In 2009 the anthropologist Daniel Miller and his PhD student Fiona Parrott knocked on the doors of 30 houses on one street in south London. They were investigating the residents’ lives in order to understand the continuity of loss, mourning and the precarious balance of existence that existed in this community. What they found was that humankind projects its needs, anguishes and desires on material things; the everyday paraphernalia we like to be surrounded by.
In 2004, the Latvian photographer Inta Ruka undertook a similar project. She started to document Life at 5a Amalias Street, an apartment block on the outskirts of Riga. The artist not only took pictures, but also engaged herself in conversation with the tenants. In so doing, everyone involved was led to an existential consideration about their lives, their happiness and their sorrow. It is clear that Inta Ruka is an artist whose work shares similarities with the anthropological perspective. She uses her camera to get closer to people and reach a common language for mutual understanding and comprehension.
However, the documentary approach does not dominate her practice, which is always direct, but also adorned with figurative details in the composition. One of the 5a Amalias Street pictures presents a child on his couch, a plausible daily habit, if not a little theatrically staged with the addition of a Ned Kelly armoured hat. The armour fully covers his face, as he seems to perform the outlaw depicted in Sidney Nolan’s paintings. In the series My Country People (1986) Ruka portrayed extended family members. The project attested to both the photographer’s desire to describe her own Latvian environment, and the professional purpose of challenging viewers.What she is interested in, as she states, is “the region where my parents lived.” Her shoots are always in black and white; they come out as archaeological images that never fail to convey a sense of belonging, all observed through a nostalgic and sometime saturnine lens.
Another Latvian photographer, close to Ruka’s work in both sensibility and technique, is Andrejs Grants, who was born in Riga in 1955. Together they were founders and exponents of ‘Group A’, an artistic collective that adopted a reportage style to describe everyday life. Grants is highly acclaimed in Latvia for both his contribution to photography’s popularity, and his commitment to the educational system.
His subjects are people walking on city streets, relaxing in the countryside or hanging around in the suburban area; he has never put his art on a pedestal, but, quite the contrary, always fought against elite systems. Art is an empirical fact that everybody can understand, familiarise with, and produce; Andrejs Grants’ work makes this visible.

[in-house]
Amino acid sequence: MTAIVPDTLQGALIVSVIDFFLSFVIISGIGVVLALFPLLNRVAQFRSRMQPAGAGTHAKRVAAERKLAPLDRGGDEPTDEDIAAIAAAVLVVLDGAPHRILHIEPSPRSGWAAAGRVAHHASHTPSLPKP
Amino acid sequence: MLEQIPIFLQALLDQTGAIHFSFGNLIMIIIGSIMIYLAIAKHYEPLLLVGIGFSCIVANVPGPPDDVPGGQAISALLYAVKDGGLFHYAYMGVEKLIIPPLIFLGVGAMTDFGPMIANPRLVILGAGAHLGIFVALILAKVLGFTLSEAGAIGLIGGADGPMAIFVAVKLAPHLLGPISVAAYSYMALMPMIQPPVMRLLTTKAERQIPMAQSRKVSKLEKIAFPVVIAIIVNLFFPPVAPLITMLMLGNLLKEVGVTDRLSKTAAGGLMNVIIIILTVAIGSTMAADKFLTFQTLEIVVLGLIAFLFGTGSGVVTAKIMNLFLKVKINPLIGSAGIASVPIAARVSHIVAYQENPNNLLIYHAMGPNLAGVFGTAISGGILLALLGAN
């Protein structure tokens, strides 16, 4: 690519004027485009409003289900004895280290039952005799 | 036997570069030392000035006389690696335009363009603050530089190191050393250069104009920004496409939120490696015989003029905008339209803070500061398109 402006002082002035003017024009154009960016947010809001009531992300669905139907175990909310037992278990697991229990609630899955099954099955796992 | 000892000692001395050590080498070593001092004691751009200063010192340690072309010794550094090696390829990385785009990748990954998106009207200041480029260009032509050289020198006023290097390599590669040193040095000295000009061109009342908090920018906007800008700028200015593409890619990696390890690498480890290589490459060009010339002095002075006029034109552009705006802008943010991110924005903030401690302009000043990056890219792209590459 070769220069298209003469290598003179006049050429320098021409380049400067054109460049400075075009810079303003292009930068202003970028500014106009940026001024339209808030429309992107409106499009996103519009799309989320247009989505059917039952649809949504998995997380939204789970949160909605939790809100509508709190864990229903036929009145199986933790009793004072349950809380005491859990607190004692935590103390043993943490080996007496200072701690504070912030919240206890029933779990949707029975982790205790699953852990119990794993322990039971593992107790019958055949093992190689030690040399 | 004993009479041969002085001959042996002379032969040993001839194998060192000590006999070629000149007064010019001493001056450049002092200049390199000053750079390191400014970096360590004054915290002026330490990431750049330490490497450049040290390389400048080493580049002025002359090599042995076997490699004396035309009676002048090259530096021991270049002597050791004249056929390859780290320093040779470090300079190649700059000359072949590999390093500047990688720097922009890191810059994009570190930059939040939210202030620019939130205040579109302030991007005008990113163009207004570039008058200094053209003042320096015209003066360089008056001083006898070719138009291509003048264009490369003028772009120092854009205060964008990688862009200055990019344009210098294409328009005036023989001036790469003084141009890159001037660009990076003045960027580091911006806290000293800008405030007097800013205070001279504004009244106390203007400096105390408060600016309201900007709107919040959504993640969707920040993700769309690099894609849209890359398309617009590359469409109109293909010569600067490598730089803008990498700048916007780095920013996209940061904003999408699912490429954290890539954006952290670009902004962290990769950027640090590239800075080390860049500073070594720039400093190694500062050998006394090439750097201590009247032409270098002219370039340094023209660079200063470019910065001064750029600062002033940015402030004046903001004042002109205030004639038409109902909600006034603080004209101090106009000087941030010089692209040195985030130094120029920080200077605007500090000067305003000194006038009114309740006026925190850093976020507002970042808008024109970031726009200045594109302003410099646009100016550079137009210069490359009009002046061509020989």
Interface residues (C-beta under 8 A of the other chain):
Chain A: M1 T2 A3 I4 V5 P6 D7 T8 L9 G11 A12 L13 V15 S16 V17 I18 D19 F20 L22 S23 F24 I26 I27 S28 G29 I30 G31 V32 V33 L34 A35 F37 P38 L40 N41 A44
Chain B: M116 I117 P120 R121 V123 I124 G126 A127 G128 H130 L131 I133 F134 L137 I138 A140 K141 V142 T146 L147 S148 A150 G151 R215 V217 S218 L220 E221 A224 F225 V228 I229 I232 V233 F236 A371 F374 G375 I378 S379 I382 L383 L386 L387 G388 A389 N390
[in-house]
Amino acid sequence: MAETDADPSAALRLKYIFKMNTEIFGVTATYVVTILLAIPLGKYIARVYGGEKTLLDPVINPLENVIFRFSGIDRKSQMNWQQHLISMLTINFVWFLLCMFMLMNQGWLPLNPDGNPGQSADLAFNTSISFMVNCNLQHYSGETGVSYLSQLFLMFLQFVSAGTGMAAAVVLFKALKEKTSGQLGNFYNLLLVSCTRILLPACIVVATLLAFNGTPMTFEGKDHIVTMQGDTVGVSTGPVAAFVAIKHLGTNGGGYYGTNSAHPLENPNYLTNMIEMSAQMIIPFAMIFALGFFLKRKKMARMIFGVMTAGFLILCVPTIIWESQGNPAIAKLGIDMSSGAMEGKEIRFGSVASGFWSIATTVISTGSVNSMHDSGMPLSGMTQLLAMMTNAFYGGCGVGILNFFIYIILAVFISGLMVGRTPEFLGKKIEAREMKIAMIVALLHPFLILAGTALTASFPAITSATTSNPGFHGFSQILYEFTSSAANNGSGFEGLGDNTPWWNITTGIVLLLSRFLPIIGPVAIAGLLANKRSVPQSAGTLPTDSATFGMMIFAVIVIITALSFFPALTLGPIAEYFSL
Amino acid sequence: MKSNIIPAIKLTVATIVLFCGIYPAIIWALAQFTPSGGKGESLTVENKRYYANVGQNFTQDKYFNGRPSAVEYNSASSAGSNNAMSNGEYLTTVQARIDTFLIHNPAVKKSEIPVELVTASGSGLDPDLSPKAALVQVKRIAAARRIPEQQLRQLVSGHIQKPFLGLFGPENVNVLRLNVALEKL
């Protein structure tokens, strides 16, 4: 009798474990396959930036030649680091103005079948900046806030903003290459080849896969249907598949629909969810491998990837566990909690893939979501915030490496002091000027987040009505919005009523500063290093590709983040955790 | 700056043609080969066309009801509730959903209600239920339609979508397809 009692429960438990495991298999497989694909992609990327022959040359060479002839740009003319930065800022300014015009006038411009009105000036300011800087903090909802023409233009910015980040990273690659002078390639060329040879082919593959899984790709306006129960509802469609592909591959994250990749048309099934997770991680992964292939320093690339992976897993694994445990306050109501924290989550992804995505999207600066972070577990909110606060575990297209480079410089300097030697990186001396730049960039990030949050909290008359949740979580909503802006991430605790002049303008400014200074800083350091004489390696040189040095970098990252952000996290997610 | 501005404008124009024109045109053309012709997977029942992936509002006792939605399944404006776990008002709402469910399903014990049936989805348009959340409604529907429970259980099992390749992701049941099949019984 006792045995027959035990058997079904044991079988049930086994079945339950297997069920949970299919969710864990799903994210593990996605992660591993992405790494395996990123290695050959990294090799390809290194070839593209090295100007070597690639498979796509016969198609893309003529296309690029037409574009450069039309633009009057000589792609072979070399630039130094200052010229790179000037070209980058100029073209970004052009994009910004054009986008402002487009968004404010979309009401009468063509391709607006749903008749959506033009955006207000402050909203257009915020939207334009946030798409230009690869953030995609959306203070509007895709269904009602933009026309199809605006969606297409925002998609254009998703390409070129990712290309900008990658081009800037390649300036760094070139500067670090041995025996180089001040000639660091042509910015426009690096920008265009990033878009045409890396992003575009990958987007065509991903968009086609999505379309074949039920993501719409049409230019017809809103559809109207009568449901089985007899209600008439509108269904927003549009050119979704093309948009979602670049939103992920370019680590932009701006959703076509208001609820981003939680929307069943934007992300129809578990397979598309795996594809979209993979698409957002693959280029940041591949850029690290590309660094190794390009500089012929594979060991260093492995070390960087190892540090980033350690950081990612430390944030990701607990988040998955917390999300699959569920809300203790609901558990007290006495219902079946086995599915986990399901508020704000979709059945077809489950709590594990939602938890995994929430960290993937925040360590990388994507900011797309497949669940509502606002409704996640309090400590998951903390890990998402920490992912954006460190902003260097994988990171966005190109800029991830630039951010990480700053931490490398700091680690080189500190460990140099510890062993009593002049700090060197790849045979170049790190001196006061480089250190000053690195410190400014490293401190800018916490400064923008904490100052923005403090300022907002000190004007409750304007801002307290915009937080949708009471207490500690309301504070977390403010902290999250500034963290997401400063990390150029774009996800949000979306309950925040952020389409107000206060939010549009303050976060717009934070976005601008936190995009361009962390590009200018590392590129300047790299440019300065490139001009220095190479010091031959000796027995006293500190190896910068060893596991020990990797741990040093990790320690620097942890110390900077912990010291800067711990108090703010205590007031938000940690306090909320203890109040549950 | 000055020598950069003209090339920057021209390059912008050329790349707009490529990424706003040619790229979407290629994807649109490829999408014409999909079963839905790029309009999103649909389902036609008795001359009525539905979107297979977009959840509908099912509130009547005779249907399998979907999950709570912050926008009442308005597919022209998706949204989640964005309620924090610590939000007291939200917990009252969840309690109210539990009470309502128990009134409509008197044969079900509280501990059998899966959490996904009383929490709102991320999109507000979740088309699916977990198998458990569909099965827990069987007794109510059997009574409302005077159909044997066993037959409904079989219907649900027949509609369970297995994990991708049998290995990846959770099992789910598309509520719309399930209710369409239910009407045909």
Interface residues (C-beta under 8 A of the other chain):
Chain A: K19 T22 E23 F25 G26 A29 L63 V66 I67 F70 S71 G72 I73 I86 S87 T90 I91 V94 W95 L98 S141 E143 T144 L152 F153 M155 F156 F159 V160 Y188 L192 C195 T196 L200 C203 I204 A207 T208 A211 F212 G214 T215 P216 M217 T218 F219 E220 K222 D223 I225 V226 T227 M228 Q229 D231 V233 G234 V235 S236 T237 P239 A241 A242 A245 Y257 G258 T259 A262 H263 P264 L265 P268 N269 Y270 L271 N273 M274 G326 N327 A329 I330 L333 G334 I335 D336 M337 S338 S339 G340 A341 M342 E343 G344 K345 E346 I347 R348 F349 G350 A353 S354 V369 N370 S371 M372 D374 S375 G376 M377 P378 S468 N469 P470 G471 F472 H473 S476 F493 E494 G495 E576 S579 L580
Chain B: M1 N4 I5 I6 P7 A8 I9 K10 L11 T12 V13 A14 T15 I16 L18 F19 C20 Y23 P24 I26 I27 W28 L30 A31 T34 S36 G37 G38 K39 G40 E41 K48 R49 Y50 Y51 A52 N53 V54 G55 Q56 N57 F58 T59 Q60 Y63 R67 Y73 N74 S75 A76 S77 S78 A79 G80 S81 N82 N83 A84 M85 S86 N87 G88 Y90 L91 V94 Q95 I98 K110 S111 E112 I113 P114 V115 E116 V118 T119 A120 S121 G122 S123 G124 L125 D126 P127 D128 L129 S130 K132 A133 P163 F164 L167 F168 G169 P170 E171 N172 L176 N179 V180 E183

Images acts as reflections for viewers and, as Man Ray suggested by simply hanging a framed mirror at the end of one of his exhibitions, people need to recognise themselves in what they see. Walker Evans and Henri Cartier Bresson have been remarkable influences for Grants, whose artistic conception could be described to some extent with Bresson’s words: “The photography itself doesn’t interest me. I want to capture a minute part of reality.”
Grants and Ruka’s project Latvia: Changing and Unchanging Reality, for example, analyses the metamorphosis their country has gone through since independence from Russia, whilst pointing out cultural resistance and impediments to change. Photography is then a “fragment of life”, as the artist explains, and Grants uses it to further connect people with their own realities.
Arnis Balcus has been one of Grants’ talented students, and is well known by now both in Latvia and internationally. Apart from widely exhibiting in Europe, he’s also chief editor of FK magazine, the leading Latvian publication about photography. His work is a “ballad of sexual dependency” to borrow the expression from Nan Goldin’s project; from bedrooms to Riga streets, Balcus stages short stories focusing on the intimacy of naked bodies and the idea of humans as social animals, who interact both with one another and the surrounding environment.
Balcus presents daily subjects where, despite the adherence to the real, nothing appears haphazard or rambunctious, as it would be in the chaotic flux of an ordinary day. The photographer remarkably builds up a stage where his actors perform their parts. He captures people on the streets in a way that recalls Jeff Wall’s famous image from 1982, where a western white couple walk on a pedestrian path, overtaking a respectably dressed Asian man, while mimicking the look of his ethnicity. As with Balcus’ pictures, this photo could have been accidentally taken, but instead it was staged.
The Latvia artist is interested in the analysis of his national situation; his project Amnesia was exhibited in 2009 and described the state of oblivion into which some Soviet customs have sunk. Latvia, in fact, wanted to forget its past as quickly as it could, which risked the erasure of people’s memories as beneficial sources of individual and collective identification.
Latvian photography constitutes a valuable expression in terms of national aesthetics, but, above all, it is significant for what it does socially. The Baltic country has a great artistic tradition, illuminated by names such as Karlis Padegs and Vija Celmins; what seems to have driven it is an awareness of the work of art as something practical and socially involved. The casual pretentiousness of an expression such as ‘fine art’ is, in fact, inappropriate for a country that does not distinguish between beauty and use; in Latvia, they are mutually blurred.